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Old 17th November 2014, 06:32 AM
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Default Definition of a Slasher?

Recently, I came up with an idea for a project. Having felt I'd seen a lot of slashers, I thought it'd be fun to rank them all in order, with a small blurb or review for each, like a top 25 list or something.

Then I ran into a problem. Looking up others lists, I saw all sorts of films making it on. Old films, new films, proto-slashers, giallos, and more. Then I thought I'd work out how many I'd seen, using some very vague sources.

Wikipedia defines slasher films as:

A slasher film is a subgenre of thriller and horror film, typically involving a psychopathic killer stalking and murdering a sequence of victims in a graphically violent manner, often with a bladed tool such as a knife, machete, axe, scythe, or chainsaw. Although the term "slasher" may be used as a generic term for any horror movie involving graphic acts of murder, the genre has established its own set of characteristics which set it apart from related genres like the splatter film and psychological thriller.

Google defines it as:

a horror film, especially one depicting a series of violent murders or assaults by an attacker armed with a knife or razor.

By these definitions, a lot of things get on. Using wikipedia's slasher category, and a list from The Mammoth Book of Slashers (the list is crap btw, no idea of the book), I made up an IMDB list, however removing the cannibal and zombie movies that were included in the book for god knows what reason.

This is the list: IMDb: Slashers I've Seen - a list by fuzzymctiger
It starts with A-Z from wikipedia that I've seen, followed by the book ones that weren't on wikipedia, then other ones that came up.

Now here is the final question. What falls under a slasher for you?

1970-1990? Only America, or worldwide? Do giallos count, as they fit the definition? Alien mostly fits the definition, but is it a slasher? Do monsters or supernatural forces count, or just madmen?
Your opinions would be greatly appreciated, as the resulting definition will define my later project.

Also, any reccomendations of essential slashers I haven't seen is also appreciated. At the moment I have on my list to watch:
Prom Night
Tourist Trap
Hell Night
Candyman
Alone in the Dark
House on Sorority Row (In the mail)
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Old 17th November 2014, 06:43 AM
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Personally, I use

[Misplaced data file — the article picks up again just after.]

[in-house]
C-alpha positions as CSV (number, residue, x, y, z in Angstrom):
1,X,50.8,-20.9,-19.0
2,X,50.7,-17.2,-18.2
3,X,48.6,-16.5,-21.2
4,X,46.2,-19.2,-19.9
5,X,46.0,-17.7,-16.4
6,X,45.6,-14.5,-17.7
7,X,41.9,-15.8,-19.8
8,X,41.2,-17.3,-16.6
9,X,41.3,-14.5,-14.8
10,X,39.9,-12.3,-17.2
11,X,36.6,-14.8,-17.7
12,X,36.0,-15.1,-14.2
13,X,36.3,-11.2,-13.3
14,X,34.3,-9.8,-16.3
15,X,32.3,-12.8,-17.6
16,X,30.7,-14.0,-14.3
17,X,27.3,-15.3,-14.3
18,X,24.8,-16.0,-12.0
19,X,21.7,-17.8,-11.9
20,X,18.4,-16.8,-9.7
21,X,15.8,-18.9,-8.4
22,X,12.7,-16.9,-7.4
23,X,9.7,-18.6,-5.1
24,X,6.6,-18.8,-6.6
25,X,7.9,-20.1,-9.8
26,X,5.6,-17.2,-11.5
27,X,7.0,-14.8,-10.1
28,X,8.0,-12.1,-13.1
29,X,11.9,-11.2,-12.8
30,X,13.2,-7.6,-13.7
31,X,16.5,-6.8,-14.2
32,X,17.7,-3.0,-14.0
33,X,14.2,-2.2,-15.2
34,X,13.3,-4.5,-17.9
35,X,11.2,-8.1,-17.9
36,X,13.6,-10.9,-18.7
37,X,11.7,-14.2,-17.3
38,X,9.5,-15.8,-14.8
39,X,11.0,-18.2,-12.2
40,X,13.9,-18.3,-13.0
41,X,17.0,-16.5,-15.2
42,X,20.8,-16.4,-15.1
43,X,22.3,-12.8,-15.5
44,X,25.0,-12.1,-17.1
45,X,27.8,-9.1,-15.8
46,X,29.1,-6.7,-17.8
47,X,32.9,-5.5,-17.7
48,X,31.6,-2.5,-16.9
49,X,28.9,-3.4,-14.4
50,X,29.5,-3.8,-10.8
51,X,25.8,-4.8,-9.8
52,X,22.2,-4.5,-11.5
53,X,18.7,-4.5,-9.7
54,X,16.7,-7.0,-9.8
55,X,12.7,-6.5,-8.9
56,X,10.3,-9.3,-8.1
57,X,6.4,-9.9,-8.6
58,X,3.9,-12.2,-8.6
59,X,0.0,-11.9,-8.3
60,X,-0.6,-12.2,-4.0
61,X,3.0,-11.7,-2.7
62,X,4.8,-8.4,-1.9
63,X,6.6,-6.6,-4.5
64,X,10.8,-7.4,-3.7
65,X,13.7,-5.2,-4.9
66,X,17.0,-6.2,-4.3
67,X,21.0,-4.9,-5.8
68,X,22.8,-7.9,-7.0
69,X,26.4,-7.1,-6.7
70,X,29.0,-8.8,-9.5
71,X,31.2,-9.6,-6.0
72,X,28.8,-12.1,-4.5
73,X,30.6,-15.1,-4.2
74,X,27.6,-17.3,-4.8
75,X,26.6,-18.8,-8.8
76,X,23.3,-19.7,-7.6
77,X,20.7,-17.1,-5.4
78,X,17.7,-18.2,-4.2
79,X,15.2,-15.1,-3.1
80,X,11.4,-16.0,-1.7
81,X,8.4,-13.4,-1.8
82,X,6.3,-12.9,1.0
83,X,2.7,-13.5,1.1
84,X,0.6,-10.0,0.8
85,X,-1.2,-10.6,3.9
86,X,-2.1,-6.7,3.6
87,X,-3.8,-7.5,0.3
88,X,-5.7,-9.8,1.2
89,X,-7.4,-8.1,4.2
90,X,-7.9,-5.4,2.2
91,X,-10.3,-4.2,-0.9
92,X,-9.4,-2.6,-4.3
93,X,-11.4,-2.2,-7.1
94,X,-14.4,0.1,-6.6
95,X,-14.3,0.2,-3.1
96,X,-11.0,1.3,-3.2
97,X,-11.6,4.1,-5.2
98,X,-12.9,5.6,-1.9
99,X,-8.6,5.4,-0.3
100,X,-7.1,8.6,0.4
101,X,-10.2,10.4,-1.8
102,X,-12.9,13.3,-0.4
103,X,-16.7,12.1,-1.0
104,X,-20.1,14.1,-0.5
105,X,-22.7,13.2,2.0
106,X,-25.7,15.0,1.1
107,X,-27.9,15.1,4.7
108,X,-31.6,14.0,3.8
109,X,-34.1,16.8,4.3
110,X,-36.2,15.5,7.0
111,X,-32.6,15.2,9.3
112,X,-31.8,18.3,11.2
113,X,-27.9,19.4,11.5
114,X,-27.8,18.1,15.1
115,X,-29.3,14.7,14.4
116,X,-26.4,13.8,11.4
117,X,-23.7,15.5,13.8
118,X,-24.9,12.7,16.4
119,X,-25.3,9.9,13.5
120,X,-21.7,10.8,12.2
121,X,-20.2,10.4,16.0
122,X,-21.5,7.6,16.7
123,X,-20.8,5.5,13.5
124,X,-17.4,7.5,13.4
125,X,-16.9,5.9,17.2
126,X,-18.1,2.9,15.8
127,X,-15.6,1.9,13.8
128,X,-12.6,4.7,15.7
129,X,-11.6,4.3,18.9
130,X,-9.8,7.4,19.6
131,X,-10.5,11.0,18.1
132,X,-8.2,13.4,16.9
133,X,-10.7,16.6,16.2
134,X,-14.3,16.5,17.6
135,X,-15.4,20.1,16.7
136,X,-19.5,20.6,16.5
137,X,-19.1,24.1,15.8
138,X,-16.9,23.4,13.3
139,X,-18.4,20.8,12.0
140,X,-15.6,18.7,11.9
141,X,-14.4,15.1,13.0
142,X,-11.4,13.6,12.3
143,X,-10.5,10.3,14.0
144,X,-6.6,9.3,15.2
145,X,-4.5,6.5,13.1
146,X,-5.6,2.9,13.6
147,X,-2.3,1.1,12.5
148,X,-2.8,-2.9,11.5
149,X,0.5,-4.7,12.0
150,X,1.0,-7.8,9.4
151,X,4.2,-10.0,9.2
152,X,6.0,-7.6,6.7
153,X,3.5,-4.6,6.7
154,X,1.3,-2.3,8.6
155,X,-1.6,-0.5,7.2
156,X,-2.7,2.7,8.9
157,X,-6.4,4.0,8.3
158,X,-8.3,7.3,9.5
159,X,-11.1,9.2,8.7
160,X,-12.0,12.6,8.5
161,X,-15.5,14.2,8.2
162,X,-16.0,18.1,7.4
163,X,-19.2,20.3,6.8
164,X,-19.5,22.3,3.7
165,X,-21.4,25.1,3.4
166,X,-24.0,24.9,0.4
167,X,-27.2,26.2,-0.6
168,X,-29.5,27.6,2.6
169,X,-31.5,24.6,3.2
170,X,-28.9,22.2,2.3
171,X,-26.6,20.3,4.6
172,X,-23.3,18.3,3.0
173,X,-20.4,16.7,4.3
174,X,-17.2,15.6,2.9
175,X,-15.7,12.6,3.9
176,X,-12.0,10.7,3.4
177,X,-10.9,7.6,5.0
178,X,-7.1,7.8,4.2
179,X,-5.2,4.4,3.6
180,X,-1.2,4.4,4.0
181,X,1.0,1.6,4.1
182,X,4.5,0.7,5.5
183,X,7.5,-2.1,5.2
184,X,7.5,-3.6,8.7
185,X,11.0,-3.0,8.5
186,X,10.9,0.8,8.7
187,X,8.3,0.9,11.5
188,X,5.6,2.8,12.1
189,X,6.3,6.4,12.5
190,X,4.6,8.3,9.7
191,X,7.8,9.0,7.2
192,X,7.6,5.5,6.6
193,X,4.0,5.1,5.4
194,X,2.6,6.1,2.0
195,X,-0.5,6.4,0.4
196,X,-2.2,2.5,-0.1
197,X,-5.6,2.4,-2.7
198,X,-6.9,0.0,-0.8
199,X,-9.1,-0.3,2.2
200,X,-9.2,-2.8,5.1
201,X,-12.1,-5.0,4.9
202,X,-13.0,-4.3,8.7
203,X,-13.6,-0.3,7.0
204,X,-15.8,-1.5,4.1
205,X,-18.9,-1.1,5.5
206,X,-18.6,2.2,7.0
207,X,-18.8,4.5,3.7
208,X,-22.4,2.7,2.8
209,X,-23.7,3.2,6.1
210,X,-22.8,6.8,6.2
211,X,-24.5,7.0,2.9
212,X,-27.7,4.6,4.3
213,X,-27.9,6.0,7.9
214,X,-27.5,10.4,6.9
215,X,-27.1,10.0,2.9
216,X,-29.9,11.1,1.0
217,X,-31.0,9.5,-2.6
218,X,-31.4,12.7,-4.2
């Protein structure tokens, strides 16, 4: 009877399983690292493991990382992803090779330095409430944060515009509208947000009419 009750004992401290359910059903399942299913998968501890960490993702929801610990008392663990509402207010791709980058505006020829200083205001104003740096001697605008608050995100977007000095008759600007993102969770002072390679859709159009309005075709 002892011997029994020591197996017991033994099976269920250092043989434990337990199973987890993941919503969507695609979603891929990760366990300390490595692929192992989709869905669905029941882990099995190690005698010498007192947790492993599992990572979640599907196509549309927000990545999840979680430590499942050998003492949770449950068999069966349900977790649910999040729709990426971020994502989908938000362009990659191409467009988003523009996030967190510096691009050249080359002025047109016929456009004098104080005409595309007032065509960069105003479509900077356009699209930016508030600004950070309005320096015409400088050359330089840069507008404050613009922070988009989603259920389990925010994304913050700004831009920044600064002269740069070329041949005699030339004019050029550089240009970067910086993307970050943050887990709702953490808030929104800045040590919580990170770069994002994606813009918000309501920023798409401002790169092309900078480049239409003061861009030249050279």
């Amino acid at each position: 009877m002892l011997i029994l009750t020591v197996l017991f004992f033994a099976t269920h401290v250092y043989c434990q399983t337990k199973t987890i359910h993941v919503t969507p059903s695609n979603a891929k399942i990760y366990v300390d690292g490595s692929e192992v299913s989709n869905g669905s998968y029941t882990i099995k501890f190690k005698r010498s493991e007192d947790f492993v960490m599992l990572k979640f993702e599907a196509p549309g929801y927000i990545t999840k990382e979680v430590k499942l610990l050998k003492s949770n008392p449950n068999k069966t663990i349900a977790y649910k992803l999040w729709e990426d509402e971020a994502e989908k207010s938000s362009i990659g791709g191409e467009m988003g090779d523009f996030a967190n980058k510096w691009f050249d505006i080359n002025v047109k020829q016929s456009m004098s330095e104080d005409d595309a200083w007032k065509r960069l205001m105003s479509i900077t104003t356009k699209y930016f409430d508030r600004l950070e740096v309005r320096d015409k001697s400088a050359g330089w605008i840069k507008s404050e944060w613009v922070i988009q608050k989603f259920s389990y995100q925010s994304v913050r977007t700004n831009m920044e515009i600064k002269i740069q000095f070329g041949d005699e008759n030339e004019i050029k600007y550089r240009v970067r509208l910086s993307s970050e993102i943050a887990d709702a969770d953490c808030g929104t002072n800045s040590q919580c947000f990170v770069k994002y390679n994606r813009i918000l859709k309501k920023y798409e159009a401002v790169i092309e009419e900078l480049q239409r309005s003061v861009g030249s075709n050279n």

Quote:
A slasher film is a subgenre of thriller and horror film, typically involving a psychopathic killer stalking and murdering a sequence of victims in a graphically violent manner, often with a bladed tool such as a knife, machete, axe, scythe, or chainsaw. Although the term "slasher" may be used as a generic term for any horror movie involving graphic acts of murder
as a rough guide to define a slasher film. There is no set time period for me (there are slashers being made today for instance), and whilst I may consider films from outside of North America as slashers, I do not class gialli as such, as they have their own specific niche 'rules' of their particular sub-genre. I also do not class things like Alien as slashers, as creature features tend to come down to 'animal instinct' or the battle for survival rather than pre-meditated murder. Slashers also (generally) have an air of 'whodunit' to them whilst creature features usually don't.

I guess it it all comes down to personal interpretation though.
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Old 17th November 2014, 06:57 AM
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Originally Posted by bizarre_eye@Cult Labs View Post
Personally, I use



as a rough guide to define a slasher film. There is no set time period for me (there are slashers being made today for instance), and whilst I may consider films from outside of North America as slashers, I do not class gialli as such, as they have their own specific niche 'rules' of their particular sub-genre. I also do not class things like Alien as slashers, as creature features tend to come down to 'animal instinct' or the battle for survival rather than pre-meditated murder. Slashers also (generally) have an air of 'whodunit' to them whilst creature features usually don't.

I guess it it all comes down to personal interpretation though.
Ah, I quite agree with your view, the whole body count mysterious madman aspect, but no gialli or monster. Except I generally just do 1970-1990 personally as I'm not a fan of much past it, but I would make exceptions for some things, such as Scream.